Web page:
CS Table/CSC 295, Friday, Sept 24: Quality of Service & Net Neutrality

This Friday at CS Table, Isaac and Josh will be leading a discussion about quality of service and network neutrality. The popular press articles are concerned with recent regulatory proposals:

Technical readings from Wikipedia are concerned with existing Internet service models:

As usual, we meet at noon in JRC 224A. Hope to see you there!

CS Table/CSC 295: DNS & Denial of Service Attacks

*United States Computer Emergency Readiness Team (US-CERT), Understanding Denial-of-Service Attacks, November 4, 2004.
*R. Singel, Twitter, Facebook attacks no surprise to security experts, Wired.com, August 6, 2009.
*R. Singel, Is there rhyme or reason to the attacks on Twitter?, Wired.com, August 6, 2009.
Domain Name System (Wikipedia).
ICANN Security and Stability Advisory Committee (SSAC), DNS Distributed Denial of Service, March 2006.

Also worth reading, not required: J. Davis (not me), Secret Geek A-Team Hacks Back, Defends Worldwide Web, Wired 16.12, November 24, 2008.

Presenters: Martin & Max

Thursday Extra: "Exploring persuasive technology through participatory design"

At 4:15 on Thursday, September 16, in Noyce 3821, Professor Janet Davis will give a talk based on research conducted during her sabbatical last year:

Persuasive technology, in the words of B.J. Fogg, is technology to change what we think and do. Though technology can help us change our behavior for the better, persuasive technology raises ethical questions concerning both the means and the ends of the persuasion. Participatory design, with its commitment to engaging future users as full partners in the design process, is one approach to addressing such concerns. In this talk, I will present my participatory design work with Grinnell College's EcoHouse to design technology to support them in their mission of sustainable living.

Refreshments will be served at 4:15 p.m. in the Computer Science Commons (Noyce 3817). The talk, Exploring persuasive technology through participatory design, will follow at 4:30 p.m. in Noyce 3821. Everyone is welcome to attend!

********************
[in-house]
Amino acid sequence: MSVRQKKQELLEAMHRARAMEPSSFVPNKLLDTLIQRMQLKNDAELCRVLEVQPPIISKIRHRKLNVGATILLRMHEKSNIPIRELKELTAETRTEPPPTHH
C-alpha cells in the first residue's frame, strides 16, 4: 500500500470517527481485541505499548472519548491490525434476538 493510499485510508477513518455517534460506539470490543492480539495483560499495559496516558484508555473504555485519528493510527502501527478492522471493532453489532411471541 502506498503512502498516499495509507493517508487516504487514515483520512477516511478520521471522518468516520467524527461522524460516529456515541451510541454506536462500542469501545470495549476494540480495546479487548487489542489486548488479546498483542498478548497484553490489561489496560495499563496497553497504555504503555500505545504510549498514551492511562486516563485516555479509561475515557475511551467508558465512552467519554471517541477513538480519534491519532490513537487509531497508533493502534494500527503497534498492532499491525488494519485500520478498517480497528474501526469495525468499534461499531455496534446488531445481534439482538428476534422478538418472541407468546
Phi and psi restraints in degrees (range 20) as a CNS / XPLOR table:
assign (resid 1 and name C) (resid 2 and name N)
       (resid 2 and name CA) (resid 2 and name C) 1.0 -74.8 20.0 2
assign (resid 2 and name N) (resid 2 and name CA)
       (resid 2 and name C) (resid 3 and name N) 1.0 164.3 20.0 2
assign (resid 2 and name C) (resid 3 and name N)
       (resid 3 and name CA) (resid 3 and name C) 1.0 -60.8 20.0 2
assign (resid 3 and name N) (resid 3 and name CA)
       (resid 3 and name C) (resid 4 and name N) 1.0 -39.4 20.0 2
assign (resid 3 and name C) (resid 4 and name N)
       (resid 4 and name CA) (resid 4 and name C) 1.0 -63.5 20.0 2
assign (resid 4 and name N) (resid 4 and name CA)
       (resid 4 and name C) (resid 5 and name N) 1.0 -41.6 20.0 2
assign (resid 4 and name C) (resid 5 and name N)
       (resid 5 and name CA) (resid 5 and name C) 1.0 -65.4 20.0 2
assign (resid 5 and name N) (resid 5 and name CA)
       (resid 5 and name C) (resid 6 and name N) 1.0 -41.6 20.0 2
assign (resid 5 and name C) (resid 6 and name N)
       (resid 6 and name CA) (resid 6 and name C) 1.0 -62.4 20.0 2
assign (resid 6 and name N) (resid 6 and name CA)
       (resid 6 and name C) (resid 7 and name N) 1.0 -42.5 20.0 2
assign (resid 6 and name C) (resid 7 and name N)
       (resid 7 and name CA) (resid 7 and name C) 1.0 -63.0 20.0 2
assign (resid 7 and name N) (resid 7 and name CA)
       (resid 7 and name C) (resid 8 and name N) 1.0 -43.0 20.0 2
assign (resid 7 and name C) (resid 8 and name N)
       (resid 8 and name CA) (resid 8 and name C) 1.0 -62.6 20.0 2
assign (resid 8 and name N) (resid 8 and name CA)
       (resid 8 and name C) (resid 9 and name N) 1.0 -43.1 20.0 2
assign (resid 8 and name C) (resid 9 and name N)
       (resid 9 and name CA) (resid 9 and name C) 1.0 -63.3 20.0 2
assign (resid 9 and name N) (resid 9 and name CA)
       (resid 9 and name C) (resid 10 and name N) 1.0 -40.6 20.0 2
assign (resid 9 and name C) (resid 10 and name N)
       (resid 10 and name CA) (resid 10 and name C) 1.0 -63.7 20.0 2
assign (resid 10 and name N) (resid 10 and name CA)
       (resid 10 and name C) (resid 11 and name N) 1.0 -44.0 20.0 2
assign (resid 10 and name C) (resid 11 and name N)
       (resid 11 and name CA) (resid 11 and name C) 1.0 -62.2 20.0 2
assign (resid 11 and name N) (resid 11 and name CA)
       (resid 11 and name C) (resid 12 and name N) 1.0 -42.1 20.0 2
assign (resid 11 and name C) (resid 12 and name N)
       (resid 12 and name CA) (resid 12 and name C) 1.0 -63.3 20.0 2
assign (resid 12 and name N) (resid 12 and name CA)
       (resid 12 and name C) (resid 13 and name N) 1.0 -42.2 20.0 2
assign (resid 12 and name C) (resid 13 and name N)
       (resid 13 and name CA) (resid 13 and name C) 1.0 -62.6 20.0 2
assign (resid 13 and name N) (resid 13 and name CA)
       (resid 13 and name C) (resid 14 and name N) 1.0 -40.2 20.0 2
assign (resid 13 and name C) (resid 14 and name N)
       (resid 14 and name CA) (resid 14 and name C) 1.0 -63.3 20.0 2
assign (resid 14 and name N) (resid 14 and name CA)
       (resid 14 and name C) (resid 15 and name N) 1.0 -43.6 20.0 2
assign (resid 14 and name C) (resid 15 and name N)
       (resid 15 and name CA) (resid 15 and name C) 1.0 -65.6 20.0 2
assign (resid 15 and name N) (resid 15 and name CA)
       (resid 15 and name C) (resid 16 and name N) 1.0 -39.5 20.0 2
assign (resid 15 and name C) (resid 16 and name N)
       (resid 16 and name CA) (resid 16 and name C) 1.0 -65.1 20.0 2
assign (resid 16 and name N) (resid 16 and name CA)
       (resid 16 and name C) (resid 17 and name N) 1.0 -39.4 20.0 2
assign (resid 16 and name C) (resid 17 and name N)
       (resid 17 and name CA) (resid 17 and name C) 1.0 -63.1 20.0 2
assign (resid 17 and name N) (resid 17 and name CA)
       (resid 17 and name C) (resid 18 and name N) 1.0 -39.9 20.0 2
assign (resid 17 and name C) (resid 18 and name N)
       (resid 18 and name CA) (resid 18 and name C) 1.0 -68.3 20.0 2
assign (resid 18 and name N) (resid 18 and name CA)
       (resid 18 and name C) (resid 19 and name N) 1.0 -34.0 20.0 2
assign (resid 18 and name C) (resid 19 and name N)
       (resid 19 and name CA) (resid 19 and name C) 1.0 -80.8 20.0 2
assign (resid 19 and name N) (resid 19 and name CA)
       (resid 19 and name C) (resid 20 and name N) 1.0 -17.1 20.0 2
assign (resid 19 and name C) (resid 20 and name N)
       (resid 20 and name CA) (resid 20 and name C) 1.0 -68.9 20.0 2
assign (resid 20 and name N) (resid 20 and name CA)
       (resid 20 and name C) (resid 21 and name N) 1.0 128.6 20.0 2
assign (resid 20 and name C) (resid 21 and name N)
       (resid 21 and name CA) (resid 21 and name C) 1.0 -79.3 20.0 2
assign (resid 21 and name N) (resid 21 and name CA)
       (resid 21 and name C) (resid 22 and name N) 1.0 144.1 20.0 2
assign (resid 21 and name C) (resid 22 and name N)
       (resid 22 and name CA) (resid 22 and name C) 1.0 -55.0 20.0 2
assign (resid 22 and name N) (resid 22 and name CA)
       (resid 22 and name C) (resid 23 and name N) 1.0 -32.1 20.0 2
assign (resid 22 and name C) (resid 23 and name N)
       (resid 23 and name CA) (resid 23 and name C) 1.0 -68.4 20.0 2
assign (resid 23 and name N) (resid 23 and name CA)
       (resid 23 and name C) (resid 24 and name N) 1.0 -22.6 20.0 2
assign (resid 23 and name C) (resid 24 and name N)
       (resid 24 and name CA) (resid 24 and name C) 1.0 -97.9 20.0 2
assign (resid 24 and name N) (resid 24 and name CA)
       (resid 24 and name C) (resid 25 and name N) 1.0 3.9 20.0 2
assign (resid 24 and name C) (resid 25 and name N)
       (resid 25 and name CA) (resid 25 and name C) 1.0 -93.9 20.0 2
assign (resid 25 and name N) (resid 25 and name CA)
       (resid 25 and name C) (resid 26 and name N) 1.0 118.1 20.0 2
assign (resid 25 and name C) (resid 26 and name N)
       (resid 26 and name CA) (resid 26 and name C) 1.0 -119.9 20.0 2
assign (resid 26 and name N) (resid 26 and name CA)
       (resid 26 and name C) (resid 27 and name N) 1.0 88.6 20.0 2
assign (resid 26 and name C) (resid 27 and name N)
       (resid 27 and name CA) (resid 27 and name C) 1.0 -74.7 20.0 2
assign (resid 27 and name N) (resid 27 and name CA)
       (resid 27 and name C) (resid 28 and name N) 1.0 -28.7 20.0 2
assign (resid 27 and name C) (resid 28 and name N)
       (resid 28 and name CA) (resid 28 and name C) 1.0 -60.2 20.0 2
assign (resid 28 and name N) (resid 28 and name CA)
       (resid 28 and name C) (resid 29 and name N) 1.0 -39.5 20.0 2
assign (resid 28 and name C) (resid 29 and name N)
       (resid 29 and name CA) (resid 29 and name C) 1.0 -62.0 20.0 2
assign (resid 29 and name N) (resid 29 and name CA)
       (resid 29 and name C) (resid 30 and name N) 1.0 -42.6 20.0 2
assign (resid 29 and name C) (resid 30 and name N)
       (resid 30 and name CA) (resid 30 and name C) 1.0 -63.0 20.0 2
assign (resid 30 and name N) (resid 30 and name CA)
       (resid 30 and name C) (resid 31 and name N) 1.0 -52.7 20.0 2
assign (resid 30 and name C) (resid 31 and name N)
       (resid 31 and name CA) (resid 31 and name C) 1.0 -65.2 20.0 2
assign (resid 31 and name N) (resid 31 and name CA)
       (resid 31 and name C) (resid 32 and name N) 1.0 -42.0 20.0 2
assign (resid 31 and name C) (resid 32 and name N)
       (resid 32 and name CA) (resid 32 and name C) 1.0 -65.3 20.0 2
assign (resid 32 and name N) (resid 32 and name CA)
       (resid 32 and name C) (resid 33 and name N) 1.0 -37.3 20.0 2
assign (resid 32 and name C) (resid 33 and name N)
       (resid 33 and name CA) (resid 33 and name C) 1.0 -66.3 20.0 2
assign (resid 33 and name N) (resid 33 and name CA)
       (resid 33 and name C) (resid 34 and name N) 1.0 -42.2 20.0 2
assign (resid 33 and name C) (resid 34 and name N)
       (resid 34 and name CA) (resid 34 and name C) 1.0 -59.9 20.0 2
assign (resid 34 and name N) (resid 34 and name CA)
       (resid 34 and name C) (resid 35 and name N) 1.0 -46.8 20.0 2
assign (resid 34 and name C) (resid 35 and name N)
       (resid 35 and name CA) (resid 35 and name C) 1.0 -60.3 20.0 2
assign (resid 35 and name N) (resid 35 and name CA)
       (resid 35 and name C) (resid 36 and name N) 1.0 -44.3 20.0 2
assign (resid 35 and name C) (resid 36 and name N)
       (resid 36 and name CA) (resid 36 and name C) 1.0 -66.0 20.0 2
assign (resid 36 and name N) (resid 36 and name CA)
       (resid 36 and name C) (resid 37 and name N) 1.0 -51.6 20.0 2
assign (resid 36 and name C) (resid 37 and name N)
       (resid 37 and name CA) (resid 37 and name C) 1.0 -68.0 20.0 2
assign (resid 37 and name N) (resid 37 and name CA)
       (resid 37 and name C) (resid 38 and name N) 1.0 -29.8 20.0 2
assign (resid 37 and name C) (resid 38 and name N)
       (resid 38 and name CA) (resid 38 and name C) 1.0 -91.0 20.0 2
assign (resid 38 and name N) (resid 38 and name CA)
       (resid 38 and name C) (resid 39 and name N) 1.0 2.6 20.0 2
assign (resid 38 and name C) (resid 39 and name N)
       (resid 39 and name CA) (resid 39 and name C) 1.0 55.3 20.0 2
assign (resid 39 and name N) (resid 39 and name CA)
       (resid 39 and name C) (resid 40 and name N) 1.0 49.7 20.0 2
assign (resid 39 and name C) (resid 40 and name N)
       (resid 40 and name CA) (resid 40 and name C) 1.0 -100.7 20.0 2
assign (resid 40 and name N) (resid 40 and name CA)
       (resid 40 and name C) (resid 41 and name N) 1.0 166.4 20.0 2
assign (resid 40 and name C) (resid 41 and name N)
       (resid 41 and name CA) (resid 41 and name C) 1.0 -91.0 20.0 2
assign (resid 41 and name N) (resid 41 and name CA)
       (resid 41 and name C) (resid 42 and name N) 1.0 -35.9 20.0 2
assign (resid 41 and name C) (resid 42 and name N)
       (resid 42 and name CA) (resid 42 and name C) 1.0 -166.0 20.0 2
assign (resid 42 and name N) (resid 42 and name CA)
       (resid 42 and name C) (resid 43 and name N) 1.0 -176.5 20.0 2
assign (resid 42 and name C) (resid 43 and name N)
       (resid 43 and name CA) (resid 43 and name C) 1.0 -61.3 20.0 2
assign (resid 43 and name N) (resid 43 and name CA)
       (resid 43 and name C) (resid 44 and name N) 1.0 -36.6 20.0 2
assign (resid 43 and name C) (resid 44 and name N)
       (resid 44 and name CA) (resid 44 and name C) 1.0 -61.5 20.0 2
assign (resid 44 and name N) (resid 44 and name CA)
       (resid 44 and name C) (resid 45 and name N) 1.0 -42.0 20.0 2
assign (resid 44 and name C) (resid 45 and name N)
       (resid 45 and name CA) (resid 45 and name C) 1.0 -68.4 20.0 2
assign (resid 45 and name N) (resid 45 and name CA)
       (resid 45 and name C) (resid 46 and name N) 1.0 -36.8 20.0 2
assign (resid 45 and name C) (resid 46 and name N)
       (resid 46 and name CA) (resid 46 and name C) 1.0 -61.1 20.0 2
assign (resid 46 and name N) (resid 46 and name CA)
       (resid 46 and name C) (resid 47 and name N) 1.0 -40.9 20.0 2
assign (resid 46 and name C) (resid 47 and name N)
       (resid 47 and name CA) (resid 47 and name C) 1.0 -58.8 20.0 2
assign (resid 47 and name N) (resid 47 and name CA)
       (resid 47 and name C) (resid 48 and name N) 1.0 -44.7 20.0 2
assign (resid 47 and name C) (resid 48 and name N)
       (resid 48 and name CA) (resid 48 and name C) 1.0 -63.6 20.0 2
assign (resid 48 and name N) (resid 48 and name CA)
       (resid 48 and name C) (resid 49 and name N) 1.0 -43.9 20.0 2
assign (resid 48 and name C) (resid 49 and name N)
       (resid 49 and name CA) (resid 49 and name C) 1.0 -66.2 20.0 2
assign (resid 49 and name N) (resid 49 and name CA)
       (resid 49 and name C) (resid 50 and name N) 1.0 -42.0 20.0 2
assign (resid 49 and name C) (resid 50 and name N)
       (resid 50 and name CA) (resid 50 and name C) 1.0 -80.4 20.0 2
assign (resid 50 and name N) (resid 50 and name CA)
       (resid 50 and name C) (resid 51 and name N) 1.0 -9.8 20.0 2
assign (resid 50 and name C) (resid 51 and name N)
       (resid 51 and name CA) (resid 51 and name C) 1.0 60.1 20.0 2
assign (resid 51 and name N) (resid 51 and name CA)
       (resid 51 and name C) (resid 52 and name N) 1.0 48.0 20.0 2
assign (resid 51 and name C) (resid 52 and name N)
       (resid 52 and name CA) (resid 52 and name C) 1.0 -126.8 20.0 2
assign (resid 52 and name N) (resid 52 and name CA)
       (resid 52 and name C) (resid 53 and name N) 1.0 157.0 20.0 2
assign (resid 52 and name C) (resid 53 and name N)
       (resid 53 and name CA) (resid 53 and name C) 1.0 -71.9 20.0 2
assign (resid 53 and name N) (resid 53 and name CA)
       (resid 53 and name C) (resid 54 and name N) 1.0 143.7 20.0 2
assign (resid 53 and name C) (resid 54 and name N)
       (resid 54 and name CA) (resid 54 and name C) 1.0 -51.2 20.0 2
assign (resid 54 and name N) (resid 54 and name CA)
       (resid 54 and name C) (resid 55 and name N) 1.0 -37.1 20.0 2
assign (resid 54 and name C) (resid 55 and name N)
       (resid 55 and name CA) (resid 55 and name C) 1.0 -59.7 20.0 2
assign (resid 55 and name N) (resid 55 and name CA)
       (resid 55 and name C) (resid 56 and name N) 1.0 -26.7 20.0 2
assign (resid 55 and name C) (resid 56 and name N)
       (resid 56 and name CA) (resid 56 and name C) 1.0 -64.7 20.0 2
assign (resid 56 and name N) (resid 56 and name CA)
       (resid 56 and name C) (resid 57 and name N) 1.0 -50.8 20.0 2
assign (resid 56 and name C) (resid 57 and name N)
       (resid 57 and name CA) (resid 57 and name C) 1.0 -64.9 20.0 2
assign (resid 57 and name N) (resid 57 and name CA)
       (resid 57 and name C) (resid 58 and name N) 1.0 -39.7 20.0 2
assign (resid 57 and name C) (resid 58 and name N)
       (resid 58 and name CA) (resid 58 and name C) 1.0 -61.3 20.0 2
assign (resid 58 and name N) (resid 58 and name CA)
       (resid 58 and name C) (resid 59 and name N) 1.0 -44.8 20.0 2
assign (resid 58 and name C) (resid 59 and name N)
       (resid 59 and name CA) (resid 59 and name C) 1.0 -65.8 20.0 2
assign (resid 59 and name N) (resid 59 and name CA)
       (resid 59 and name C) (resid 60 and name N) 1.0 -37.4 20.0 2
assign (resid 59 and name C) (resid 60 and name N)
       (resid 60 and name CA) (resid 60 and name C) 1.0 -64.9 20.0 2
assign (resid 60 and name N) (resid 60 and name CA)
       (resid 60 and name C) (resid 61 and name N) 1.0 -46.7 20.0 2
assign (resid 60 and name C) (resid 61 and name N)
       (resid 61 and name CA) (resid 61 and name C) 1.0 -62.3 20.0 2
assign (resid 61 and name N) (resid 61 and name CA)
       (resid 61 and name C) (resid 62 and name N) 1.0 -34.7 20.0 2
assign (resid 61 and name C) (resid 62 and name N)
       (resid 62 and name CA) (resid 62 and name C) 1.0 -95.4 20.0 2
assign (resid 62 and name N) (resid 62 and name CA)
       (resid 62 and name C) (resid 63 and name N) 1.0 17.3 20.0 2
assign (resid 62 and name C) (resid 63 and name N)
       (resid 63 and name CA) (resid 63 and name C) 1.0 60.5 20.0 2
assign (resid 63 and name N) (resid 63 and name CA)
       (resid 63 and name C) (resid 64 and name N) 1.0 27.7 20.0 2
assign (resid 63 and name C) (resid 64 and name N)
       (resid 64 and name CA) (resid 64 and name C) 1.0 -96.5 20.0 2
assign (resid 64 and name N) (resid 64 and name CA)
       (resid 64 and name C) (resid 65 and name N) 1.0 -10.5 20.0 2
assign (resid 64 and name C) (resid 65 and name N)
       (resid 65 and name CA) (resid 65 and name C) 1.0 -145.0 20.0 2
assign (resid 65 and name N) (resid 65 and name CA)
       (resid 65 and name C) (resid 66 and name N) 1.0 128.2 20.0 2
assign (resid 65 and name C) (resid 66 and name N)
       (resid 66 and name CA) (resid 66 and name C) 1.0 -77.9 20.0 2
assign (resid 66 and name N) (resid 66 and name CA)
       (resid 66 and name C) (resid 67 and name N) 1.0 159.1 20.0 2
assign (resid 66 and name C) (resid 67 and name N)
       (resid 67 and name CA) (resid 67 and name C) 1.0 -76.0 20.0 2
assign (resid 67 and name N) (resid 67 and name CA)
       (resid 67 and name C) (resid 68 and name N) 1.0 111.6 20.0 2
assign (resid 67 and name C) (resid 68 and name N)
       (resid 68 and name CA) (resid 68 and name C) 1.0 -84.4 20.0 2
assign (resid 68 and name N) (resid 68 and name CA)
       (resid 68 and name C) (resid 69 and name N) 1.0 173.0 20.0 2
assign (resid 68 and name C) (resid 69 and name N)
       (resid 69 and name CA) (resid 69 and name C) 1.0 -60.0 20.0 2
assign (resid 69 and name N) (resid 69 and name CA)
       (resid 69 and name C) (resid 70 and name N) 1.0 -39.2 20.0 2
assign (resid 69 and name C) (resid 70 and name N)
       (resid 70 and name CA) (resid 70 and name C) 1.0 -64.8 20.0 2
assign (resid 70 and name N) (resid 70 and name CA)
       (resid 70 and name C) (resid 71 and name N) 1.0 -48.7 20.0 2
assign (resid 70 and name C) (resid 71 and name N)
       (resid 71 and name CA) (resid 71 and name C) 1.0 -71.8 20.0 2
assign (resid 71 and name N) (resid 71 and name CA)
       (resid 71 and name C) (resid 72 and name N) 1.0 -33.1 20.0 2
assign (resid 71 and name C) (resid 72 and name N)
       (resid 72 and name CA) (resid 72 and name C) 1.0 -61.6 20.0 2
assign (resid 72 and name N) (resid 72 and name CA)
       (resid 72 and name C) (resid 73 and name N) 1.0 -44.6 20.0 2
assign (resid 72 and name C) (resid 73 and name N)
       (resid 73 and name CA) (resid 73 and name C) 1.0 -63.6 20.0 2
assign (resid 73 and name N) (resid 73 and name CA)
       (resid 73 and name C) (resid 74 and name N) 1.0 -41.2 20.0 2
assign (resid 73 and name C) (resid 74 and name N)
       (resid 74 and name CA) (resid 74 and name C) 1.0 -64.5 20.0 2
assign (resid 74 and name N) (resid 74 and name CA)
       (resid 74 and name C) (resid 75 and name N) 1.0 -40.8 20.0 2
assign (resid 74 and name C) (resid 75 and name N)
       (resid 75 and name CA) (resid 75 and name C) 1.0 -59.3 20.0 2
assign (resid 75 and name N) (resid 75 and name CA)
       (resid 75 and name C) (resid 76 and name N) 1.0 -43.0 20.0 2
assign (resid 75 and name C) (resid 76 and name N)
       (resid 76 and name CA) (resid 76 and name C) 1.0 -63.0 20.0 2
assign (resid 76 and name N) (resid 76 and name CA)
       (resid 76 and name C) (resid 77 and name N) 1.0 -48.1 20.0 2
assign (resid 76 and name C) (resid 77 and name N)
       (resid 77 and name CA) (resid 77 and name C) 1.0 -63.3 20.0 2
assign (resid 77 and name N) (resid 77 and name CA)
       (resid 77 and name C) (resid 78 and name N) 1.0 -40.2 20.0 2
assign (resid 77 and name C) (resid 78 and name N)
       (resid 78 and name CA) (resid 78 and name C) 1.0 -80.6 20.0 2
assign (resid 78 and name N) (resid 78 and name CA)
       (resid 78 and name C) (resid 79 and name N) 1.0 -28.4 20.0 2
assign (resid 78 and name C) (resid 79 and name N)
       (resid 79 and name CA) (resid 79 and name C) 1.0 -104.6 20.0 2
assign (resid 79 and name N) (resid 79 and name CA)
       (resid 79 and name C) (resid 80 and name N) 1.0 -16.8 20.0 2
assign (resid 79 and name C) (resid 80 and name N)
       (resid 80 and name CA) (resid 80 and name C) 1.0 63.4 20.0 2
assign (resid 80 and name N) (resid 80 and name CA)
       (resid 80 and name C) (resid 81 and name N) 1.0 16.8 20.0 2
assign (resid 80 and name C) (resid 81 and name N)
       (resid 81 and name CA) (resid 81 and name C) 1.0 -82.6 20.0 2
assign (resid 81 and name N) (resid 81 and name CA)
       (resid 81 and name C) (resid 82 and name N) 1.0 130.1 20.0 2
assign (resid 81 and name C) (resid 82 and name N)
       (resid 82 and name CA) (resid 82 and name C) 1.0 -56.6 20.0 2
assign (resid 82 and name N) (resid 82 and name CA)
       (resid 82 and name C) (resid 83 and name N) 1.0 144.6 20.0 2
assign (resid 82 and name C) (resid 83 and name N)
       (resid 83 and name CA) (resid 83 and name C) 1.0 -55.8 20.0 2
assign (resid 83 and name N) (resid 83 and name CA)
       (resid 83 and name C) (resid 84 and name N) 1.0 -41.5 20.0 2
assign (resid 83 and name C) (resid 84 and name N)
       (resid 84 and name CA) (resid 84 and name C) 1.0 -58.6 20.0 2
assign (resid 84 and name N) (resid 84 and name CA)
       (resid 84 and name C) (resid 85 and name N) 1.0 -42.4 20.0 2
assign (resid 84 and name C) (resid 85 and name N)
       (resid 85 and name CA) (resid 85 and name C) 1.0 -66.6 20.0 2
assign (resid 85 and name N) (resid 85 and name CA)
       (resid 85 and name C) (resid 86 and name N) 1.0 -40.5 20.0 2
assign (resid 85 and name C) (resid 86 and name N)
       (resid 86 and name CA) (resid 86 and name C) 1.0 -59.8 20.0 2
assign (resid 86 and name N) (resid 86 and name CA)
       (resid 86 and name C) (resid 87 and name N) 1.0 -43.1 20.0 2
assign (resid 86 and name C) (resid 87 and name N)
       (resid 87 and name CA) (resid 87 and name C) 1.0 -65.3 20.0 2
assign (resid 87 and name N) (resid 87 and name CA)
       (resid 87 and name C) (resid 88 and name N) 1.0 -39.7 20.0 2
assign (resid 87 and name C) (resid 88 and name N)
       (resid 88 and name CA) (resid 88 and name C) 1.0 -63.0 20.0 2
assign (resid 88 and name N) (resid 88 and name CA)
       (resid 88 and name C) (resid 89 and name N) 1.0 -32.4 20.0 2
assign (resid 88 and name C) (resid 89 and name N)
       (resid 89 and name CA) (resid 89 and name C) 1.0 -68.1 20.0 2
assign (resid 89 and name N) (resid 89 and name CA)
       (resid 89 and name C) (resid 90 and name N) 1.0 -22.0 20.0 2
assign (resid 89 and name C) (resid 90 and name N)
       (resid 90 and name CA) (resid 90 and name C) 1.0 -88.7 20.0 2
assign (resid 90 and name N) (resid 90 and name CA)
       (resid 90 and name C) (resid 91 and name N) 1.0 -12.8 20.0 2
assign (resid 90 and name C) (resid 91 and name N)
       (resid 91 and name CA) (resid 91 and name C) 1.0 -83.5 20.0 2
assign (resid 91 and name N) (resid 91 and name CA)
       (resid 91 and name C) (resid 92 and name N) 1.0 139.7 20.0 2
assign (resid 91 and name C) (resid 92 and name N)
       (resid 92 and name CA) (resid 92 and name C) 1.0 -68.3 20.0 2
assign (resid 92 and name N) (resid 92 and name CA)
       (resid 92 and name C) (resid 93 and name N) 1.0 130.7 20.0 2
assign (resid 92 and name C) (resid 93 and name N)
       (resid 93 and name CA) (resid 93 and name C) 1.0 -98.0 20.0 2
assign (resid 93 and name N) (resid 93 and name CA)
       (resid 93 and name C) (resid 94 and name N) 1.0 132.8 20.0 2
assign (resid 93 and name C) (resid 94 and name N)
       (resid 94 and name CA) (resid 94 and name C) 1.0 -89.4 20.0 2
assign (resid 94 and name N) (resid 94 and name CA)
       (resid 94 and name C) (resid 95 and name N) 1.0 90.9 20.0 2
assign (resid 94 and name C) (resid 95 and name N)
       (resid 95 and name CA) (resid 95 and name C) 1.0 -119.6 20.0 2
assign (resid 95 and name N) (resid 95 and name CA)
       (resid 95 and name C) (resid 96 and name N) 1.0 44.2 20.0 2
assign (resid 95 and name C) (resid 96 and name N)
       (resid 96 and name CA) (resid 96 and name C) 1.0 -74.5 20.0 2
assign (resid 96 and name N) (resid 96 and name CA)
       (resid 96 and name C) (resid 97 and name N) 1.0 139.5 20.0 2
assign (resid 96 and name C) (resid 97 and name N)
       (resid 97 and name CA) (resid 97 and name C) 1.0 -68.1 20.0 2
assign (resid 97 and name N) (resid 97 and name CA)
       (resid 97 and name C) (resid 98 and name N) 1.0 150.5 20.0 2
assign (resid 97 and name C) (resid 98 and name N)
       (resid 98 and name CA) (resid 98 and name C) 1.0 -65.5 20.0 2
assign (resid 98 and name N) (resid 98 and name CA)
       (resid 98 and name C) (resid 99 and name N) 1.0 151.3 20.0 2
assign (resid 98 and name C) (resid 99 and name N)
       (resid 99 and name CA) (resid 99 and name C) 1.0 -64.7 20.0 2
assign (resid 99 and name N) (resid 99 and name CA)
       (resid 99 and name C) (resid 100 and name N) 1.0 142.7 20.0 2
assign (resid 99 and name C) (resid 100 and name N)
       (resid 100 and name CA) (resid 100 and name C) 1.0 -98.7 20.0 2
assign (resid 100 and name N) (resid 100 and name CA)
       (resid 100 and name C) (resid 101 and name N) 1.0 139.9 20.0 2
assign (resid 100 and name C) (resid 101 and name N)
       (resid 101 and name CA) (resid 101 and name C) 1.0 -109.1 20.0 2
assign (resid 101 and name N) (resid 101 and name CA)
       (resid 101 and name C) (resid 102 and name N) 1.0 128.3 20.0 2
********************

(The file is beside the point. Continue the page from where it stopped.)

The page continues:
CS Table/CSC 295, Friday, September 10: Spam, Spam, Spam, Spam, SMTP, and Spam

This Friday, Jesse and Shitanshu will be leading a discussion on the SMTP application-level protocol and one of its most popular uses, spam. Please read this article:

For additional background, also read about SMTP.

As usual, we'll be meeting in JRC 224A at noon. Hope to see you there!

CS Table/CSC 295, Friday, September 3: Protocols & Standardization

This Friday, Jordan and Alex will be leading a discussion on the Internet Engineering Task Force, the body which governs Internet protocols. It's very different from how you might imagine a standards organization, and Alex and Jordan have some great questions to discuss.

The main article for Friday is

Those who are registered for the course or interested in further technical background should peruse the following Wikipedia articles. While Wikipedia is not an authoritative source, it gives a reasonably accurate overview of many Internet-related topics, and it is cheap.

As usual, we are meeting on Friday at noon in JRC 224A. Hope to see you there!

CS Table/CSC 295: First meeting, Friday August 27

Welcome back! This semester, CS Table will be conducted together with the 1-credit special topic course CSC 295, Socio-Technical Issues in Computer Networks. We will consider issues from access and net neutrality to censorship and denial of service attacks. Registered students will be expected to lead discussions throughout the semester; all other interested students are welcome to attend and participate in discussions.